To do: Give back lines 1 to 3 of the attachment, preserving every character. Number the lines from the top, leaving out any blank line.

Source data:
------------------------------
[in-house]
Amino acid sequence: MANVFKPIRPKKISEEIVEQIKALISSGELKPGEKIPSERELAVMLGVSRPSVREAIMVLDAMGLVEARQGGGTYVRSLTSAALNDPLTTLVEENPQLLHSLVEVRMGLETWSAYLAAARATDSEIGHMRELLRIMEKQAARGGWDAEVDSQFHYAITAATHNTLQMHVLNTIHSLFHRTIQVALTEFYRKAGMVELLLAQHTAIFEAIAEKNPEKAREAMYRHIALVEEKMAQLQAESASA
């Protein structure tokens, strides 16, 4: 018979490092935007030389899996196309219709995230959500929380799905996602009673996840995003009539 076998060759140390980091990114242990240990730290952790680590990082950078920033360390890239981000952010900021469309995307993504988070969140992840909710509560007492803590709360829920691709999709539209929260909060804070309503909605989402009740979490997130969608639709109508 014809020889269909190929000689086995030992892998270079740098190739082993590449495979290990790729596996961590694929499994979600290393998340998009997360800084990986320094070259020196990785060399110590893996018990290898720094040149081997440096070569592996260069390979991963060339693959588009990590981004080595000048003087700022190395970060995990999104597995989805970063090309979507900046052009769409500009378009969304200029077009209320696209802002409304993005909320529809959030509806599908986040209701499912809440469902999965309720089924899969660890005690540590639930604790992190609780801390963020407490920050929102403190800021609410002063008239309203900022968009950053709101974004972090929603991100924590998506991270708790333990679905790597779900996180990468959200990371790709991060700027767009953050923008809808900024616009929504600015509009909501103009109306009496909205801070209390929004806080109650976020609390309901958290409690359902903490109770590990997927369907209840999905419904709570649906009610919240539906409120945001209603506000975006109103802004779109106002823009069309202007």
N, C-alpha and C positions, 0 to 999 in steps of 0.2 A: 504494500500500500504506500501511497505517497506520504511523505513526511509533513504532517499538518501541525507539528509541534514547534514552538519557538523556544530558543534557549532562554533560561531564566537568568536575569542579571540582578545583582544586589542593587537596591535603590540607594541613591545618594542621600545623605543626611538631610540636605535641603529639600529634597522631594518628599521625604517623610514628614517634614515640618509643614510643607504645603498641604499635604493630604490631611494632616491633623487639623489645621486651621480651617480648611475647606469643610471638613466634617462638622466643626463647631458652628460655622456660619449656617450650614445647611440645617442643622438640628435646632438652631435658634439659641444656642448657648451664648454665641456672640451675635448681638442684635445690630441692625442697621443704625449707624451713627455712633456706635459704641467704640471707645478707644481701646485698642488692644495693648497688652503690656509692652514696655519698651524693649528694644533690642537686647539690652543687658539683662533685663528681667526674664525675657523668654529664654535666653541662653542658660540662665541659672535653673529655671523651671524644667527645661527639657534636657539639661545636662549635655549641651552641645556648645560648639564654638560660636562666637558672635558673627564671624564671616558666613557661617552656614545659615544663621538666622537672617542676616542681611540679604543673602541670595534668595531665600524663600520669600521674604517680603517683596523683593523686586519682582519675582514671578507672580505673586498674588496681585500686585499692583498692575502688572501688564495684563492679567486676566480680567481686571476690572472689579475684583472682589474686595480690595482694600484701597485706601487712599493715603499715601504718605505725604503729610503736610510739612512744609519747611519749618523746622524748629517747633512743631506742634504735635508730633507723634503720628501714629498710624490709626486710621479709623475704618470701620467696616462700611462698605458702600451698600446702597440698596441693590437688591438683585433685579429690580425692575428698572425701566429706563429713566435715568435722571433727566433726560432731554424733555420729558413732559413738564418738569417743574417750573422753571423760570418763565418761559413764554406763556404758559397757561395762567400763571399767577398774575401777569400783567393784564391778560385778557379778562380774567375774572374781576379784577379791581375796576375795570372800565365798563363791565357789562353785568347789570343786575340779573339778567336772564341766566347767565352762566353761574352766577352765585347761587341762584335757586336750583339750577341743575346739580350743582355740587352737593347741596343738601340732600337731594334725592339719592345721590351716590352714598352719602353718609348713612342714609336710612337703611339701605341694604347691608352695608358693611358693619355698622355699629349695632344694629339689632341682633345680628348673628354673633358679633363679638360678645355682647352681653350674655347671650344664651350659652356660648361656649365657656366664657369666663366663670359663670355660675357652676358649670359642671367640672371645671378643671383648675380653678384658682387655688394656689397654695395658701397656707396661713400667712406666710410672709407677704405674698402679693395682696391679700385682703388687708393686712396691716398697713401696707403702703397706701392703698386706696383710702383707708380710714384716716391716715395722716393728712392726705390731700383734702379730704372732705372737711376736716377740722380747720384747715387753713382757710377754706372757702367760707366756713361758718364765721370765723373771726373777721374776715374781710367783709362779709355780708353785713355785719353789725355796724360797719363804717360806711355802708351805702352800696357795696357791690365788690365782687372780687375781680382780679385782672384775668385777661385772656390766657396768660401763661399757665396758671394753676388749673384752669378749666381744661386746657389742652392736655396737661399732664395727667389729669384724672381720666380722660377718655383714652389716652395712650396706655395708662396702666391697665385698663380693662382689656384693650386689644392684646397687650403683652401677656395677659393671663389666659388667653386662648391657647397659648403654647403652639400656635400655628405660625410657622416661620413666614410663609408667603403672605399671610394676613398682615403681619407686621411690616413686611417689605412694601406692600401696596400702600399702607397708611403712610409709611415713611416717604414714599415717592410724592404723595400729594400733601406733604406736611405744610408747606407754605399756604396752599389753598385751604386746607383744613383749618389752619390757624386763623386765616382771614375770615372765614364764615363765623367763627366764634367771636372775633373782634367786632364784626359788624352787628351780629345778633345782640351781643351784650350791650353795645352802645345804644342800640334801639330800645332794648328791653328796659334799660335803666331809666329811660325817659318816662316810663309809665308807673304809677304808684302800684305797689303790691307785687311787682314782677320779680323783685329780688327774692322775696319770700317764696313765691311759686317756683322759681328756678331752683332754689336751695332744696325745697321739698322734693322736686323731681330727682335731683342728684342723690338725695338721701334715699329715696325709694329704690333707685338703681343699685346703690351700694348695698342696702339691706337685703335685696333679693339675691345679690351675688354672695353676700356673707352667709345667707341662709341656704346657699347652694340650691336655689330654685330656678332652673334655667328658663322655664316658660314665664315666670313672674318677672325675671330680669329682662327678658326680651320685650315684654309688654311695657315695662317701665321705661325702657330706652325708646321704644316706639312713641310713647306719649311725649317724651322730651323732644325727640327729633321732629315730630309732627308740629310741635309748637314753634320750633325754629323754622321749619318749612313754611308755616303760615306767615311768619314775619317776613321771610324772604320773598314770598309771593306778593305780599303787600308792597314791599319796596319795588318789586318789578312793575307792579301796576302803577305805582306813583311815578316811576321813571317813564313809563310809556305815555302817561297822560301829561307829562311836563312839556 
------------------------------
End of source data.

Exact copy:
[in-house]
Amino acid sequence: MANVFKPIRPKKISEEIVEQIKALISSGELKPGEKIPSERELAVMLGVSRPSVREAIMVLDAMGLVEARQGGGTYVRSLTSAALNDPLTTLVEENPQLLHSLVEVRMGLETWSAYLAAARATDSEIGHMRELLRIMEKQAARGGWDAEVDSQFHYAITAATHNTLQMHVLNTIHSLFHRTIQVALTEFYRKAGMVELLLAQHTAIFEAIAEKNPEKAREAMYRHIALVEEKMAQLQAESASA
């Protein structure tokens, strides 16, 4: 018979490092935007030389899996196309219709995230959500929380799905996602009673996840995003009539 076998060759140390980091990114242990240990730290952790680590990082950078920033360390890239981000952010900021469309995307993504988070969140992840909710509560007492803590709360829920691709999709539209929260909060804070309503909605989402009740979490997130969608639709109508 014809020889269909190929000689086995030992892998270079740098190739082993590449495979290990790729596996961590694929499994979600290393998340998009997360800084990986320094070259020196990785060399110590893996018990290898720094040149081997440096070569592996260069390979991963060339693959588009990590981004080595000048003087700022190395970060995990999104597995989805970063090309979507900046052009769409500009378009969304200029077009209320696209802002409304993005909320529809959030509806599908986040209701499912809440469902999965309720089924899969660890005690540590639930604790992190609780801390963020407490920050929102403190800021609410002063008239309203900022968009950053709101974004972090929603991100924590998506991270708790333990679905790597779900996180990468959200990371790709991060700027767009953050923008809808900024616009929504600015509009909501103009109306009496909205801070209390929004806080109650976020609390309901958290409690359902903490109770590990997927369907209840999905419904709570649906009610919240539906409120945001209603506000975006109103802004779109106002823009069309202007």